Bonny Eagle High School has refused to publish a senior yearbook photo because it shows the student holding a shotgun.
“So here’s what I wanted to have as my senior picture but was informed, ‘No you can’t put something like that in the yearbook,’ ” Wade Gelinas wrote in a Facebook post Tuesday that featured the rejected portrait.
Gelinas said he would submit an alternate photo, without his gun, to the yearbook.
But he also posted the original photo on social media, where it was shared more than 200 times as of Thursday afternoon.
The photo shows him standing near trees and holding the gun at his hip, its barrel pointed down and away from the camera.
“So you’re telling me that a football player can have theirs with a football, a lacrosse player can have theirs with their stick, and a guy or girl can dress up like one or the other but a hunter can’t have theirs with their gun! Like, Comment, or Share if you agree that this is an infringement of my rights,” Gelinas wrote in his Facebook post.
Principal Lori Napolitano said Bonny Eagle’s code of conduct prohibits students from bringing weapons of any kind to school and the dress code also prohibits clothing with images of guns or other weapons on them.
Napolitano said those policies extend to photos in the yearbook and other school publications. The yearbook is the product of an annual course at Bonny Eagle and therefore a part of the school’s curriculum, she said.
Napolitano said she spoke with Gelinas this week about the rules, and she understands that he is disappointed, but she doesn’t want the school making judgments about which weapons promote violence.
“It creates a disruption, and it doesn’t make everybody feel safe,” the principal said.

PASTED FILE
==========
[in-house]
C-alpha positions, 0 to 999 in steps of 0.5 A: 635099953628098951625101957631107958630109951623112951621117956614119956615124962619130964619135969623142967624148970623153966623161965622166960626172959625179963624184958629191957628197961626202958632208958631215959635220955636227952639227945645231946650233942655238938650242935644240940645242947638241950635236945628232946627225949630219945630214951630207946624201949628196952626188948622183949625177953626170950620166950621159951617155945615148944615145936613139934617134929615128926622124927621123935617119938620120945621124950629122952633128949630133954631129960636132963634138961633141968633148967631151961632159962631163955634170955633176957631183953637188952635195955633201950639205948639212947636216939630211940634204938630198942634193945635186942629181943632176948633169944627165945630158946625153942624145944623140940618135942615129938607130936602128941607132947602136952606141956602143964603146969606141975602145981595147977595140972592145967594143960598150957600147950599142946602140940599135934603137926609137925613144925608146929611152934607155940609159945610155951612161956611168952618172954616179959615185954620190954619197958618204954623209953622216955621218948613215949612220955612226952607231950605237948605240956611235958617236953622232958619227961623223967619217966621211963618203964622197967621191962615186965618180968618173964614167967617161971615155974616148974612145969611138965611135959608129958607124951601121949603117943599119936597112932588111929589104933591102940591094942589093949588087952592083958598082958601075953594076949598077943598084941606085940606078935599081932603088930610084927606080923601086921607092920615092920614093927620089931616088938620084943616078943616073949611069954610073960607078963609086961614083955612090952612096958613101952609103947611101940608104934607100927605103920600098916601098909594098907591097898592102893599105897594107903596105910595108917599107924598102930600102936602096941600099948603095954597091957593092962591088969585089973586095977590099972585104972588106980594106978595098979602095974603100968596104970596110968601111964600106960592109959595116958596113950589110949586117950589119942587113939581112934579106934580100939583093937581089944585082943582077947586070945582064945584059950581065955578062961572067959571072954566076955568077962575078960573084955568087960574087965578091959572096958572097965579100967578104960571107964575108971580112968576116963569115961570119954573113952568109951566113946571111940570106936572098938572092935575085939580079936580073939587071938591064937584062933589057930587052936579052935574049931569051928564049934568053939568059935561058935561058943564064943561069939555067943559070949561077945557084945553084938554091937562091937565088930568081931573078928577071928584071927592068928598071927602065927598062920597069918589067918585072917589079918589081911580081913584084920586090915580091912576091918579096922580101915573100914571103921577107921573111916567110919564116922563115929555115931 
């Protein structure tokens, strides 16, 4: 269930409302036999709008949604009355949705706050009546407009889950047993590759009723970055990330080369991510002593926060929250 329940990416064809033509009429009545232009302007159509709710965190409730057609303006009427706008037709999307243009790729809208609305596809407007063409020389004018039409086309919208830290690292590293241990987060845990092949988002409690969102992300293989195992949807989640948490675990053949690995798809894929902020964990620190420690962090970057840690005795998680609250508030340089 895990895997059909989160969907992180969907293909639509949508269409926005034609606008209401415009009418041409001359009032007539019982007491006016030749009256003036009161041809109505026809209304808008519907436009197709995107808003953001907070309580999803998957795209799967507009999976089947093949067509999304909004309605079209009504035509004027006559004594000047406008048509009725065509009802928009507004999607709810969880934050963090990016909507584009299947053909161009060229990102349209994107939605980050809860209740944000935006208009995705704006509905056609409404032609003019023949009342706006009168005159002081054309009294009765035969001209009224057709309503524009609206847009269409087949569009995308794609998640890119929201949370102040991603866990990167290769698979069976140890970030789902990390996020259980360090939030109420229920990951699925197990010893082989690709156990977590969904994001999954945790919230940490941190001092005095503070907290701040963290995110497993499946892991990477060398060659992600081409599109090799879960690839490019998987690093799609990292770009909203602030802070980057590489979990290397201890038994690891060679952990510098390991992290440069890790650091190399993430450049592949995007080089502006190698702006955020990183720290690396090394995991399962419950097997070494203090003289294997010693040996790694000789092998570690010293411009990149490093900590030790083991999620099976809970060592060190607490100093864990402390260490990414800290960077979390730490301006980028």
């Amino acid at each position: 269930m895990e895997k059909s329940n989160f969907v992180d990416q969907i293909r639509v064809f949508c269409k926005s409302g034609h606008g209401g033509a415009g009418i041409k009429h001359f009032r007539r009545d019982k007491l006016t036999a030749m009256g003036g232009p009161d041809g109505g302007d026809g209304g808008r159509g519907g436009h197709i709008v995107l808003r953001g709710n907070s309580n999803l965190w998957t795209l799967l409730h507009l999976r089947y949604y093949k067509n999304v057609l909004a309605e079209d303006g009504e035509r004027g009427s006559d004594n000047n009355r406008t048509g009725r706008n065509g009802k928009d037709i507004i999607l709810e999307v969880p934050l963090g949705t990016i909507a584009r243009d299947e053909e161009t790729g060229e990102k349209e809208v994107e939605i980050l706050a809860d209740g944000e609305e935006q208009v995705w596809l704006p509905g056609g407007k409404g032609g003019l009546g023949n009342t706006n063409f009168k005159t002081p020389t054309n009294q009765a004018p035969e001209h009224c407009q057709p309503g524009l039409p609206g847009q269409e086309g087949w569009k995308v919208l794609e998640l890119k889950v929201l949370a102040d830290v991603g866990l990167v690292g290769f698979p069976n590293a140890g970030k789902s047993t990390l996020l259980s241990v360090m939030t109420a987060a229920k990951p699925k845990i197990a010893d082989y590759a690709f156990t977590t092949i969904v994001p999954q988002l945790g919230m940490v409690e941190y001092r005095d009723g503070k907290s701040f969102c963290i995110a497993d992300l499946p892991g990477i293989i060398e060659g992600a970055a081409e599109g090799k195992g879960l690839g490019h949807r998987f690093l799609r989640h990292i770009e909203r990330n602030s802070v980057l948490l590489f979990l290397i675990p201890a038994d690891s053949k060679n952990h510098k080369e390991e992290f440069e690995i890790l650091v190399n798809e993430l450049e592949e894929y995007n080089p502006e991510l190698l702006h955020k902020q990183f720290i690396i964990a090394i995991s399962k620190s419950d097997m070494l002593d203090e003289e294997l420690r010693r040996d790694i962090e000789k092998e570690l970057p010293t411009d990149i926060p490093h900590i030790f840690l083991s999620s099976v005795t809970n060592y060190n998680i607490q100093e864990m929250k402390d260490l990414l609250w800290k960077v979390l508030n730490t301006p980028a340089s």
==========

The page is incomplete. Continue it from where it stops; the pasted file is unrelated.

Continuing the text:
Photographer Kelly Roy, whose business is based in Arundel, said she took the senior portraits for Gelinas. She has been a photographer for 11 years and scheduled more than 60 senior portrait sessions this year.
Roy said many kids ask to be photographed with sports equipment or uniforms.
Once, a student posed with a bow, although Roy said the student didn’t submit the photo for his school’s yearbook and kept it only for personal use.
Gelinas also wasn’t the first subject to ask Roy for a picture with a hunting gun, but it is not common, she said.
“It’s whatever they’re passionate about,” Roy said. “It’s his session, not mine.”
In his interview with WCSH, Gelinas talked about his love of hunting.
“It’s just my sport. It’s just what I do. I don’t play football. I don’t play basketball. I just hunt,” Gelinas told the TV station.
Roy did warn Gelinas and his mother that the school might not accept a photo with a gun.
“I understand Wade’s point of view,” Roy said.
“That kid was extremely respectful of the gun, how he handled them, how he carried himself when he was holding them. He was way more mature than a lot of kids are at his age, so I feel for him. But I completely understand where the school is coming from.”
Wade Gelinas hoped the Bonny Eagle High School yearbook would use a photo in which he was holding his shotgun. Gelinas says his sport is hunting.